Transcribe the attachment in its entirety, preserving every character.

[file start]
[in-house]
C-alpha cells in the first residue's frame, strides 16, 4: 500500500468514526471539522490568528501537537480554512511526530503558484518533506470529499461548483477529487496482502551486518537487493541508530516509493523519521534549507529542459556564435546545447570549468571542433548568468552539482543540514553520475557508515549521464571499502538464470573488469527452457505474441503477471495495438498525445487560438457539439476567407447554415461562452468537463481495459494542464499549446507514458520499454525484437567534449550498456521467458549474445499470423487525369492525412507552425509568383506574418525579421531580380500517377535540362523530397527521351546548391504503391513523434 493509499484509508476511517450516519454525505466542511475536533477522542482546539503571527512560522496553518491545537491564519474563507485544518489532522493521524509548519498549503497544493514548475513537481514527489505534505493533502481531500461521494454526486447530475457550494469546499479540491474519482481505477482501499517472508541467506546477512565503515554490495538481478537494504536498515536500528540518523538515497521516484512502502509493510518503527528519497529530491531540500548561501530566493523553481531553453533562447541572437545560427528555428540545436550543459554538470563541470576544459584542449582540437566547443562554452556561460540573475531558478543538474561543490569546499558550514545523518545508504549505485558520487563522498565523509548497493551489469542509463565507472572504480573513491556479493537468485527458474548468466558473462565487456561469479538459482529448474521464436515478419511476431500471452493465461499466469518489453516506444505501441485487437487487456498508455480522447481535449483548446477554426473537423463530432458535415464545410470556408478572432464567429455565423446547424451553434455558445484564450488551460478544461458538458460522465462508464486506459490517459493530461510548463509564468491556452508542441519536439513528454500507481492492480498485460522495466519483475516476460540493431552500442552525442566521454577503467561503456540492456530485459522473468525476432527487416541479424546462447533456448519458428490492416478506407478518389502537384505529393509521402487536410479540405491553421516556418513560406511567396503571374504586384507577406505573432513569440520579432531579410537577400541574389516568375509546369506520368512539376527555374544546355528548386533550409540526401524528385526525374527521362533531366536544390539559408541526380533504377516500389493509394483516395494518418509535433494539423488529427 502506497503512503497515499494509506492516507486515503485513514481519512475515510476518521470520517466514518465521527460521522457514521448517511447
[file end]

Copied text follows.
[in-house]
C-alpha cells in the first residue's frame, strides 16, 4: 500500500468514526471539522490568528501537537480554512511526530503558484518533506470529499461548483477529487496482502551486518537487493541508530516509493523519521534549507529542459556564435546545447570549468571542433548568468552539482543540514553520475557508515549521464571499502538464470573488469527452457505474441503477471495495438498525445487560438457539439476567407447554415461562452468537463481495459494542464499549446507514458520499454525484437567534449550498456521467458549474445499470423487525369492525412507552425509568383506574418525579421531580380500517377535540362523530397527521351546548391504503391513523434 493509499484509508476511517450516519454525505466542511475536533477522542482546539503571527512560522496553518491545537491564519474563507485544518489532522493521524509548519498549503497544493514548475513537481514527489505534505493533502481531500461521494454526486447530475457550494469546499479540491474519482481505477482501499517472508541467506546477512565503515554490495538481478537494504536498515536500528540518523538515497521516484512502502509493510518503527528519497529530491531540500548561501530566493523553481531553453533562447541572437545560427528555428540545436550543459554538470563541470576544459584542449582540437566547443562554452556561460540573475531558478543538474561543490569546499558550514545523518545508504549505485558520487563522498565523509548497493551489469542509463565507472572504480573513491556479493537468485527458474548468466558473462565487456561469479538459482529448474521464436515478419511476431500471452493465461499466469518489453516506444505501441485487437487487456498508455480522447481535449483548446477554426473537423463530432458535415464545410470556408478572432464567429455565423446547424451553434455558445484564450488551460478544461458538458460522465462508464486506459490517459493530461510548463509564468491556452508542441519536439513528454500507481492492480498485460522495466519483475516476460540493431552500442552525442566521454577503467561503456540492456530485459522473468525476432527487416541479424546462447533456448519458428490492416478506407478518389502537384505529393509521402487536410479540405491553421516556418513560406511567396503571374504586384507577406505573432513569440520579432531579410537577400541574389516568375509546369506520368512539376527555374544546355528548386533550409540526401524528385526525374527521362533531366536544390539559408541526380533504377516500389493509394483516395494518418509535433494539423488529427 502506497503512503497515499494509506492516507486515503485513514481519512475515510476518521470520517466514518465521527460521522457514521448517511447